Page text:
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Ancient Copper Settlement Discovered in Spain

Sep 08, 2014 12:27 PM EDT
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It was copper galore 4,000 to 5,000 years ago in a settlement in Spain, scientists recently discovered after unearthing ancient remains from the area.

A team from the Universitaet Tübingen found shards and stone tools over an area of around 90 hectares in the central Spanish region of Azután.

The discovery places this previously unknown settlement in the Copper Age, or Chalcolithic period - the transitional era after the Stone Age before humans realized that adding tin to copper produced much harder bronze.

Prior to the findings, scientists hadn't believed that there were many large settlements in this region, since at the time two mountains ranges - between which the River Tajo runs - would have made crossing the river difficult.

However, it seems one large group of people found a way.

Researchers, headed by Tübingen archaeologist Martin Bartelheim, took geomagnetic soundings and plan to compare those results with aerial photographs of the site to identify the size and structure of the settlement.

"With the new finds at Azután, we can confirm that there was intensive copperworking and settlement also in central Spain. Until now, it was thought that such activity was mostly limited to the fertile coastal regions in the south of the Iberian Peninsula," Felicitas Schmitt, a PhD student in the Resource Cultures collaborative research center, said in a statement.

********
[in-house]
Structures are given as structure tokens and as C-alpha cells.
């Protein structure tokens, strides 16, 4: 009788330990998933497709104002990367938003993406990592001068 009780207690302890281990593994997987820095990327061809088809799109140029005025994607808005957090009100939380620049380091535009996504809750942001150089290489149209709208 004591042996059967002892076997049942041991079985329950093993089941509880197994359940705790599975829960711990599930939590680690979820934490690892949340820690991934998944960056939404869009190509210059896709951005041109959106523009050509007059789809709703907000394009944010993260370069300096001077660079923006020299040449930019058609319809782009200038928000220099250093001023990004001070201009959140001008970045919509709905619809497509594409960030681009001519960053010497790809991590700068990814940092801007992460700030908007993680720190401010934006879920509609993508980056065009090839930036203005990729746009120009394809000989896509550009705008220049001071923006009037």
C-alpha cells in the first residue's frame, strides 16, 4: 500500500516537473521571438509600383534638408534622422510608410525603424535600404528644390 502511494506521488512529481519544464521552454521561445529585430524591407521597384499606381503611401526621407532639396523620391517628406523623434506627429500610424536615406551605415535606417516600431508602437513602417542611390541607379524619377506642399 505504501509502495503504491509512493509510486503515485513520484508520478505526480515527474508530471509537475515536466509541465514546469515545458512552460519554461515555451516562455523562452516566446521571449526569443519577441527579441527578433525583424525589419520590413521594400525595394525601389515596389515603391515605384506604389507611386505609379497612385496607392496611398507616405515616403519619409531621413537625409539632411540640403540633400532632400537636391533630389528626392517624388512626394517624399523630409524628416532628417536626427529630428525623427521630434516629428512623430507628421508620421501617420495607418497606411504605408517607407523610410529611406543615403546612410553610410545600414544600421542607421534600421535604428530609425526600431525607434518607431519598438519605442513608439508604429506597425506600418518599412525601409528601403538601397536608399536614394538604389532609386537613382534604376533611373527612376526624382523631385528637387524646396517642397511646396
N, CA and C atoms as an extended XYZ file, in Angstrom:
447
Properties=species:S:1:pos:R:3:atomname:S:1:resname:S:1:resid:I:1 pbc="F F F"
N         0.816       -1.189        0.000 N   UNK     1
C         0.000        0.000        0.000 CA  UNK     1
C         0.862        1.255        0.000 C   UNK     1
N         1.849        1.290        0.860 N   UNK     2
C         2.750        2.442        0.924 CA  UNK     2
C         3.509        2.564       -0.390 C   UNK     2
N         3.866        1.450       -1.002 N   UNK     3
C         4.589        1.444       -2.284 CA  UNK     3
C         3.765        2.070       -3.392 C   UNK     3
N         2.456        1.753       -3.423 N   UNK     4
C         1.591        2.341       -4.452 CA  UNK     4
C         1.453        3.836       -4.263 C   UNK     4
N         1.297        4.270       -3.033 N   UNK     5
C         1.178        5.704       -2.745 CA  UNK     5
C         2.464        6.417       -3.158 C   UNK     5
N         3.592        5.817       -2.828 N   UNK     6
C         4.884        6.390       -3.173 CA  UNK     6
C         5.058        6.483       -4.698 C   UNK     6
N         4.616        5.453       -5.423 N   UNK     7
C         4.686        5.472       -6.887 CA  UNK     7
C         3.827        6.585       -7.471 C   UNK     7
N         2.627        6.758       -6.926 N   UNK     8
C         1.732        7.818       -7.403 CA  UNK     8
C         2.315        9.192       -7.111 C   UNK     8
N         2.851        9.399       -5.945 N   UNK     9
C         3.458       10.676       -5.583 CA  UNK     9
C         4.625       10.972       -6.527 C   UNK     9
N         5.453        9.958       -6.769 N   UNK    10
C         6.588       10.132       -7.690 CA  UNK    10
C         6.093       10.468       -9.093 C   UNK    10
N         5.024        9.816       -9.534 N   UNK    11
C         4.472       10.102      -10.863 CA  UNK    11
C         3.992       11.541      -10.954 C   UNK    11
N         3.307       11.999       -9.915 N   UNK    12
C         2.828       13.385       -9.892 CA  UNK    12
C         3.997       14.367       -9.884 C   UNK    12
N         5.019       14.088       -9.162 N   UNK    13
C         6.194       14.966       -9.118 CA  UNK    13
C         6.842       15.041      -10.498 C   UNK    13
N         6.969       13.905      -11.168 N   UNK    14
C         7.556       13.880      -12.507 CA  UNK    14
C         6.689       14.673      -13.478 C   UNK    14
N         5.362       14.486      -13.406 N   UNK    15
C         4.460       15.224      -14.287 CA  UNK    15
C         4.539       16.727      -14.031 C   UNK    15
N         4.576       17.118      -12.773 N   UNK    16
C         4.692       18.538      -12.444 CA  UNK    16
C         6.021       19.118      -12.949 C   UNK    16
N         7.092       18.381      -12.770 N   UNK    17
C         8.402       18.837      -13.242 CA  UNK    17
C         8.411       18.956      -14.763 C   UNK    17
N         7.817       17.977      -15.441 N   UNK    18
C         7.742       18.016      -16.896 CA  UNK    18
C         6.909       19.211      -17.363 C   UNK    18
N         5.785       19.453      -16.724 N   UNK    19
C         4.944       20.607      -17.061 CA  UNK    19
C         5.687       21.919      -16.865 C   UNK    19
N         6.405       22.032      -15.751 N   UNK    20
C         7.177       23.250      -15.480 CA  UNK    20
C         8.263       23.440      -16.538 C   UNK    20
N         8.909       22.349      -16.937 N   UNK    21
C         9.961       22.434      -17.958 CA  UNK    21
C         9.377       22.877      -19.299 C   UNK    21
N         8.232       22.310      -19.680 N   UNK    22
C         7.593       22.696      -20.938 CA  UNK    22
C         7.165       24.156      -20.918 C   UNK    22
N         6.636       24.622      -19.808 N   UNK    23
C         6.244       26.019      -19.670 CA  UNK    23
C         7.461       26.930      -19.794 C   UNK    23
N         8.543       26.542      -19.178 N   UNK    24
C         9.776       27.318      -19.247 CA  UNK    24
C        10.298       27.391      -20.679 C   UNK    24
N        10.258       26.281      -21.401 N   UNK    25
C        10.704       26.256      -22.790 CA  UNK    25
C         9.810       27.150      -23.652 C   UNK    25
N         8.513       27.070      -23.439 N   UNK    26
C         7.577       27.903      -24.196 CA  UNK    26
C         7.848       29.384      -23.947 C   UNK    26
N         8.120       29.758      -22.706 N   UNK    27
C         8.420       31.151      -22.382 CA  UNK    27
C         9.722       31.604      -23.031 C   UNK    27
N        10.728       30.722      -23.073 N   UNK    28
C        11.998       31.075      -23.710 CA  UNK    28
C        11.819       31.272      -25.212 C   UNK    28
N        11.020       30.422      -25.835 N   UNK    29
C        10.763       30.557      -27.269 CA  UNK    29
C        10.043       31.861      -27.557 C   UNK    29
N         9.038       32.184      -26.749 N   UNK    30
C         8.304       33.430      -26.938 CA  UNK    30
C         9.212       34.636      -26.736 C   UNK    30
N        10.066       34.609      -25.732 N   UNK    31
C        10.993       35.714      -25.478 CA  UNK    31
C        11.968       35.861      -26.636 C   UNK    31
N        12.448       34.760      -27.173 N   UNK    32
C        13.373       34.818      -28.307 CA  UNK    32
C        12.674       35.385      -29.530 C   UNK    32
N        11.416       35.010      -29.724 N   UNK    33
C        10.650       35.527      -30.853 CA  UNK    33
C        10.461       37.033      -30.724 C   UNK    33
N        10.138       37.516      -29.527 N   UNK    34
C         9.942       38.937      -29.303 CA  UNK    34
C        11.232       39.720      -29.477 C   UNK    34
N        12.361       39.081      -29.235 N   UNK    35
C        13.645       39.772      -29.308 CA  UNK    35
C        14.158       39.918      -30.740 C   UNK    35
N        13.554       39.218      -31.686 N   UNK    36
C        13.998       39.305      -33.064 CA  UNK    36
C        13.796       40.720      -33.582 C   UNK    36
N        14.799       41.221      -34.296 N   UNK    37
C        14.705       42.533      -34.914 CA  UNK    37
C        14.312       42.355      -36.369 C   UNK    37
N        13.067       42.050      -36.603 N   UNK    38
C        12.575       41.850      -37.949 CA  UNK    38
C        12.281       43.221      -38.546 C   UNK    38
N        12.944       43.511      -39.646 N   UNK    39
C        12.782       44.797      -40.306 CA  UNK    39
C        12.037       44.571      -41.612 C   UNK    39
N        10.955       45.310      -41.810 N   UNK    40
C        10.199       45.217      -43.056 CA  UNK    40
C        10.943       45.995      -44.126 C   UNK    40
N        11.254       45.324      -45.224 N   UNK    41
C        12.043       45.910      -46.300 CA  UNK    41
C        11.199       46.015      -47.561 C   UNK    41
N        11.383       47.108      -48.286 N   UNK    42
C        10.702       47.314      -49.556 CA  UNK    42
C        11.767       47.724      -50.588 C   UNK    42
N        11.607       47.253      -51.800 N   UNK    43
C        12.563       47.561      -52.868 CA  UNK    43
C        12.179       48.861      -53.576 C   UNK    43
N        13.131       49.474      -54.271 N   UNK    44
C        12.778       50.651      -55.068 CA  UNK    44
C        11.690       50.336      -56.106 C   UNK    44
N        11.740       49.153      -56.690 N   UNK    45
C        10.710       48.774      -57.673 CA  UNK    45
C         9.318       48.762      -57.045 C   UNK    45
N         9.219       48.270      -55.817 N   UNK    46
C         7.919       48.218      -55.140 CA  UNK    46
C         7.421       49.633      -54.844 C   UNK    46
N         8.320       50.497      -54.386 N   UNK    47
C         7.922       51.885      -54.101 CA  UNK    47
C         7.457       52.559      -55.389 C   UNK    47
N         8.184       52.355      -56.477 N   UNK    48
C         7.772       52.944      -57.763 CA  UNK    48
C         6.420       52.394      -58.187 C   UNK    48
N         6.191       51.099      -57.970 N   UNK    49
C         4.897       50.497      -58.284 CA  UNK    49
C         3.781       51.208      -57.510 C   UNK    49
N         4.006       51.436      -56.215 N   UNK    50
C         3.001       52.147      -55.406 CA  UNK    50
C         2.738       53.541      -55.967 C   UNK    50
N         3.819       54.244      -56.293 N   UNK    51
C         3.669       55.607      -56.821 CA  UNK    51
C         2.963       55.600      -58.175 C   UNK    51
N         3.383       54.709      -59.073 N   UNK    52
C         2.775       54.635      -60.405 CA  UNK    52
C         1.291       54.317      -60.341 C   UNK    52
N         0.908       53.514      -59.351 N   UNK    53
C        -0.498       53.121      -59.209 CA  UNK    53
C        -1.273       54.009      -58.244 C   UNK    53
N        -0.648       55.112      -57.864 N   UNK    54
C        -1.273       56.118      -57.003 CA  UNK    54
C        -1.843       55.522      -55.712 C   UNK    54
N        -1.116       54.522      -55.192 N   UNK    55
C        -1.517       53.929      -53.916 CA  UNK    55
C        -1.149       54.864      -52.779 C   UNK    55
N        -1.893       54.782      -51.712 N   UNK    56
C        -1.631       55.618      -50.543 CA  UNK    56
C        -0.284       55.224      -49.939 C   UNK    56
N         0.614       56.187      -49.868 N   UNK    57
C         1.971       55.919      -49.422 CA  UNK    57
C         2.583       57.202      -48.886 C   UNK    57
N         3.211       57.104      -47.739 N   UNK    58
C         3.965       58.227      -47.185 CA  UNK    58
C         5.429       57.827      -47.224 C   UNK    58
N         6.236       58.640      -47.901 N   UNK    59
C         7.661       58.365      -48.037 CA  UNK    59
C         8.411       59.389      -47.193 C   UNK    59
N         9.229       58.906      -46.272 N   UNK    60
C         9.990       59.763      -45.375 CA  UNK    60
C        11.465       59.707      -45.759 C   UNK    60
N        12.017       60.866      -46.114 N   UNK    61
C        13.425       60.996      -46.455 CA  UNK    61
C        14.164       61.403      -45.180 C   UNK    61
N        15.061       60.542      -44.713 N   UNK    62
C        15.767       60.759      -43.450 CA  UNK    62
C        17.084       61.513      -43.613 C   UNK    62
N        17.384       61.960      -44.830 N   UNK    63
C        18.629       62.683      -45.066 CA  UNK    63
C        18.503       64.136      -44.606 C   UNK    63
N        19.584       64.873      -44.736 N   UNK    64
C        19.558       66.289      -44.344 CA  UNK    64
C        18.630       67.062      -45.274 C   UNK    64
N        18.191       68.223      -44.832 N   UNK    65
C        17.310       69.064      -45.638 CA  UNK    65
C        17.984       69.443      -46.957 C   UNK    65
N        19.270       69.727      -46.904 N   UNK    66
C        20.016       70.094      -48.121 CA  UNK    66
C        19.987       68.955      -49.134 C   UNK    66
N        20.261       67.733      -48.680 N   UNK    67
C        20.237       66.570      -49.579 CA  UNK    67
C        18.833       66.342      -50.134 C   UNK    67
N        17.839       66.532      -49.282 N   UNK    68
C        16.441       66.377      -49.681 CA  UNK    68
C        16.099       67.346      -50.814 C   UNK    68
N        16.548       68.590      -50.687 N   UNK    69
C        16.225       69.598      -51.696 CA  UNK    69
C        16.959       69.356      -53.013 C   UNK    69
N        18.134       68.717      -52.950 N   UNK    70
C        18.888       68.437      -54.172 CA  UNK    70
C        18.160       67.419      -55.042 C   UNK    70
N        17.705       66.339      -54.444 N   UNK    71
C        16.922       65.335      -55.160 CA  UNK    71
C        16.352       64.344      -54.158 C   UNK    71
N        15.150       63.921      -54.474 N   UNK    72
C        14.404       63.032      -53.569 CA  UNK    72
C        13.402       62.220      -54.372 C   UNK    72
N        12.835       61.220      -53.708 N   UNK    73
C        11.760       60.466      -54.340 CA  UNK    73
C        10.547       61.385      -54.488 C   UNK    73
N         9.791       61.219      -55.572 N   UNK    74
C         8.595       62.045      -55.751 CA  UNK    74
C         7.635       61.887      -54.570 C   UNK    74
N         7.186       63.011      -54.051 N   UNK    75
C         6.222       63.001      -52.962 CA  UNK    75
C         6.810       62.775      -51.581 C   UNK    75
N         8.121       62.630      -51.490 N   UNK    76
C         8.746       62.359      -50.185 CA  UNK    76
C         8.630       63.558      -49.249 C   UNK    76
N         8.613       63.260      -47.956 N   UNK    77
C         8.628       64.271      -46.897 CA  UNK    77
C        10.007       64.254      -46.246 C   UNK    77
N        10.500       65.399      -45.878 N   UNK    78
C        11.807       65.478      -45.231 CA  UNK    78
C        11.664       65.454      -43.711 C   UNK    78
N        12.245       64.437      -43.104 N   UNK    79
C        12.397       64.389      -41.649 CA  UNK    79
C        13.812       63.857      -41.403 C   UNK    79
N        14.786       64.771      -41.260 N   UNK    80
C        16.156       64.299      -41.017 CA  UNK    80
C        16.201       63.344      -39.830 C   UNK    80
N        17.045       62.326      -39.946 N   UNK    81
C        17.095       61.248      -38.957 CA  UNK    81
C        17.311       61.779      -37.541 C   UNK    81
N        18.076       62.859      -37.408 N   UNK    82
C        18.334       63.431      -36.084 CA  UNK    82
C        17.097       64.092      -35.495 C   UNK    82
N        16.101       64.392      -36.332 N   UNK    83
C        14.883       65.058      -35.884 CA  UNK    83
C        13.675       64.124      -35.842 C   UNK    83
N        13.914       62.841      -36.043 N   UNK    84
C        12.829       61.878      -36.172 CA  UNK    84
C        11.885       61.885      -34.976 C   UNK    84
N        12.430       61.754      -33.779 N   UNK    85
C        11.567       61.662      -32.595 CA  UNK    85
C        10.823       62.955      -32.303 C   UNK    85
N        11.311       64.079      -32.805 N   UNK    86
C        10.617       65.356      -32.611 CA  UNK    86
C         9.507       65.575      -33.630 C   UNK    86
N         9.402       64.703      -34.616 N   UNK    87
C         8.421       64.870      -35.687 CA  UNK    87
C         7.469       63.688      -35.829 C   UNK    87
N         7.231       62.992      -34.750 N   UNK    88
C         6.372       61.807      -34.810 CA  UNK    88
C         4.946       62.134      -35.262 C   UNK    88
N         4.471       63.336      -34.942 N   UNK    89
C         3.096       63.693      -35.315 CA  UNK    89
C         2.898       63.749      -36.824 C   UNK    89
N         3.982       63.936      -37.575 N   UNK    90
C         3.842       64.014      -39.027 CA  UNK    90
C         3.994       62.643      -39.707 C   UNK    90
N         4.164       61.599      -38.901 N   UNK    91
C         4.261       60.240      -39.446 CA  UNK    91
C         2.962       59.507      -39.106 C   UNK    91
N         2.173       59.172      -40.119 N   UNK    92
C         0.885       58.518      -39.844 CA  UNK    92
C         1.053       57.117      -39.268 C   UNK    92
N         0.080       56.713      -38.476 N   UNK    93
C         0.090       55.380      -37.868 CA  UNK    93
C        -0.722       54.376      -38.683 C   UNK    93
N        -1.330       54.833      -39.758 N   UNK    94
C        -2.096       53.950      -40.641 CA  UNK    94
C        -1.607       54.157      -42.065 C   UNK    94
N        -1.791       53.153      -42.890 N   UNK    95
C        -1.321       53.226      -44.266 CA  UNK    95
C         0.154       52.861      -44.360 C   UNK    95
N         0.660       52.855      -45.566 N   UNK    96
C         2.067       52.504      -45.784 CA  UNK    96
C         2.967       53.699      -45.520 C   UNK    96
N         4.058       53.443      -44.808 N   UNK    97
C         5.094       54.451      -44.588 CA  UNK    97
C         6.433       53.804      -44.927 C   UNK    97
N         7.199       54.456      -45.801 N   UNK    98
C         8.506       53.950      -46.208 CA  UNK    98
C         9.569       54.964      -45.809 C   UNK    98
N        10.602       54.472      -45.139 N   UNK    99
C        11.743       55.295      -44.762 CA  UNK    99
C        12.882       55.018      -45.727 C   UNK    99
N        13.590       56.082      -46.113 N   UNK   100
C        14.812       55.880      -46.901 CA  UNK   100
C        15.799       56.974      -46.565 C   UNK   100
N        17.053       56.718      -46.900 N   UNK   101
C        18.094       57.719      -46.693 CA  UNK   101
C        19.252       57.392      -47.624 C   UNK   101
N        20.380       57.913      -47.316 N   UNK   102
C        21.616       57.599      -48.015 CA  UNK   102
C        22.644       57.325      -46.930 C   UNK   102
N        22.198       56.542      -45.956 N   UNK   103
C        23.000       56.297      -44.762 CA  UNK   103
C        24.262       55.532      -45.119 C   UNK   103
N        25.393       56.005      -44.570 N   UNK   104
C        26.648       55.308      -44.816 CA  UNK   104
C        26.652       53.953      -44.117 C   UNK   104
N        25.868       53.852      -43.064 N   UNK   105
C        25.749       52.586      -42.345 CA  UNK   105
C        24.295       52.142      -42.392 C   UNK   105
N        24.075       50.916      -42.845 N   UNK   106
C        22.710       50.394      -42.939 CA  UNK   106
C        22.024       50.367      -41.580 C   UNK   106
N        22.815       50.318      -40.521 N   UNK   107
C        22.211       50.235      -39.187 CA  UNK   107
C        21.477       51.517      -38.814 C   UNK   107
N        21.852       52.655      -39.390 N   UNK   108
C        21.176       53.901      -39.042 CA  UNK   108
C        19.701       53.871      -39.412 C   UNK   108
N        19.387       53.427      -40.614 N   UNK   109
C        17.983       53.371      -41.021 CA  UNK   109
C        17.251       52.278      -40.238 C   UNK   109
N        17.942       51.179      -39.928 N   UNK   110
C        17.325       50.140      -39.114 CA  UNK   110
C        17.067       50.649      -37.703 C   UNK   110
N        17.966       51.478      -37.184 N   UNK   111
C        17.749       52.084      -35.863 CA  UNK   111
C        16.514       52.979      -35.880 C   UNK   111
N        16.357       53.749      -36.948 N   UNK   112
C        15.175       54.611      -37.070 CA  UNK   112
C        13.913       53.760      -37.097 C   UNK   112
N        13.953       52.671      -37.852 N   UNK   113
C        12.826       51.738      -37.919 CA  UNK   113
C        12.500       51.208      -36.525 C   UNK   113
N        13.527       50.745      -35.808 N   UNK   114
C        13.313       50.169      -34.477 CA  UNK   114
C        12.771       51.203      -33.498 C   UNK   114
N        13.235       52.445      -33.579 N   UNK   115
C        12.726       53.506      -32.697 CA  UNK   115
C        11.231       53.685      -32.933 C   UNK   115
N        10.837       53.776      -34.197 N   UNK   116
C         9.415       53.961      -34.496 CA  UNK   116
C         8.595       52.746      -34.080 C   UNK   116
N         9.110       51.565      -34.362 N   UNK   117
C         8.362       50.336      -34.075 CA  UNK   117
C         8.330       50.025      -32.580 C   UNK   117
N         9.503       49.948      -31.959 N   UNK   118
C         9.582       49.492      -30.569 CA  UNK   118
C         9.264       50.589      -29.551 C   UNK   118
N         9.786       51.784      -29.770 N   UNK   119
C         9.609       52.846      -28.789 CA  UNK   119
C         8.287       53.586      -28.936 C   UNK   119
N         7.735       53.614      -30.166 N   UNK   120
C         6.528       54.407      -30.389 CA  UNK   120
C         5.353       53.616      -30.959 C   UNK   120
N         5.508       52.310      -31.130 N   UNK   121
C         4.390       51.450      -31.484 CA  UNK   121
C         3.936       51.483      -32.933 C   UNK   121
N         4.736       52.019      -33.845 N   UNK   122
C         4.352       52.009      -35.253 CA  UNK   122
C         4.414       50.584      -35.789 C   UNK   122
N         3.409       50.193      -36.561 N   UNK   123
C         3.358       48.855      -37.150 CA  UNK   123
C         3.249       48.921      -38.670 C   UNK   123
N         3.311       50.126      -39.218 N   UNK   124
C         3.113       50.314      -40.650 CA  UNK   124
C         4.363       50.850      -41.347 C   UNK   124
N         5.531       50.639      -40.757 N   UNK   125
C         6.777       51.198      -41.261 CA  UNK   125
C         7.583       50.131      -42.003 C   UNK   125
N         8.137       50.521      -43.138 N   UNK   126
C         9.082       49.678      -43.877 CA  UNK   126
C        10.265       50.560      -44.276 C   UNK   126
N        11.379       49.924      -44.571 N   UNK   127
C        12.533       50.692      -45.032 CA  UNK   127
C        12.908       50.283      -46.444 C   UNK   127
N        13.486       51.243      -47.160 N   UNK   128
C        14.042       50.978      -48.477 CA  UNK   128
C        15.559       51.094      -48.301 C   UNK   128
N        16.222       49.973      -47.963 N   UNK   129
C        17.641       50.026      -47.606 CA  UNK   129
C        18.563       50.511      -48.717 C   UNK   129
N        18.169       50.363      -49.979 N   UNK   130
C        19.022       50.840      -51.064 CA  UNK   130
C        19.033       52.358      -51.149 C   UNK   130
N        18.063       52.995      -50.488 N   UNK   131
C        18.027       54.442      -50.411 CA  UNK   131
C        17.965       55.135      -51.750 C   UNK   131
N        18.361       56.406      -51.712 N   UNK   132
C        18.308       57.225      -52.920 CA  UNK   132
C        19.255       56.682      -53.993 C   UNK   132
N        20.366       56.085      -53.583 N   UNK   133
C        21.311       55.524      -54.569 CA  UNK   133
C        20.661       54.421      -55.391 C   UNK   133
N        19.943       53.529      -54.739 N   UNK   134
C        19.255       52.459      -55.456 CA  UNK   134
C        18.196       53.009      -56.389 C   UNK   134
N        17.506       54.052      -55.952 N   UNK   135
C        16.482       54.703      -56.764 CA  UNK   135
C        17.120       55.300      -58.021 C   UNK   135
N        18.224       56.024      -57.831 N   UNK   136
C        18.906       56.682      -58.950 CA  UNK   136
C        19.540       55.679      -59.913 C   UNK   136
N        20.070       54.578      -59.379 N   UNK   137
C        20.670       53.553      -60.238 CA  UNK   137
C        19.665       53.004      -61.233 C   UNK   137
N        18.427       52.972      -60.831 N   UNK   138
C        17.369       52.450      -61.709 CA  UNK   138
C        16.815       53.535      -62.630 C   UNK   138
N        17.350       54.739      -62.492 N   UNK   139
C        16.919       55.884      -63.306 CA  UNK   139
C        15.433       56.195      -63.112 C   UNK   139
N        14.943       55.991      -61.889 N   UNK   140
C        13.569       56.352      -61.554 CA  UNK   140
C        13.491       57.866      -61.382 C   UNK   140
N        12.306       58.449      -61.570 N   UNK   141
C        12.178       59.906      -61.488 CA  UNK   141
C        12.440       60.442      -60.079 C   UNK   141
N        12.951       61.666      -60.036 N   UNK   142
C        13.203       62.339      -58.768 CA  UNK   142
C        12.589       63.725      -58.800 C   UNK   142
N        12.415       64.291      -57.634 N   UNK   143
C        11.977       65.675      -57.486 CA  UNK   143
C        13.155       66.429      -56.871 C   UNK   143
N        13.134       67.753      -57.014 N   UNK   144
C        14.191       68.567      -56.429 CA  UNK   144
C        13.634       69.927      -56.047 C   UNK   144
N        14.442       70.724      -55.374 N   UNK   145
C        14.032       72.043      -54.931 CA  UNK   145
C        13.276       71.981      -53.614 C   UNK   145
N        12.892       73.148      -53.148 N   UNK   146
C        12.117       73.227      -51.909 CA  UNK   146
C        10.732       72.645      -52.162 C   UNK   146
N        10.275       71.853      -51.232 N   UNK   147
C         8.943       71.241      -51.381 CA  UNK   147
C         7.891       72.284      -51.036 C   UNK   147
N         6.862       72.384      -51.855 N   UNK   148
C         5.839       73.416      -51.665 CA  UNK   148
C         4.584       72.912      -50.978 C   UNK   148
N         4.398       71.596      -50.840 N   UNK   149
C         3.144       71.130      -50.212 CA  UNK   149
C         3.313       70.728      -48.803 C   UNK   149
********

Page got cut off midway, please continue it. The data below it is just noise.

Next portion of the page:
Another nearby at Aldeanueva de San Bartolomé also shows signs of being from the Copper Age. Ancient millstones and weights for nets recently found point to agriculture and fishing. The finds also indicate that the settlement had a division of labor system, which may have led to more sophisticated trades down the road.

The researchers plan to trace the ancient trade routes across Spain via landscape surveys.

"The two regions have similar tombs, burial rites, and objects. So we are working on the premise that rivers and shepherds' paths played an important roles served as lines of communication even then," added PhD student Javier Escudero Carillo, who was not involved in the study.

The findings are preliminary and should be viewed as such until they are published in a scientific journal.

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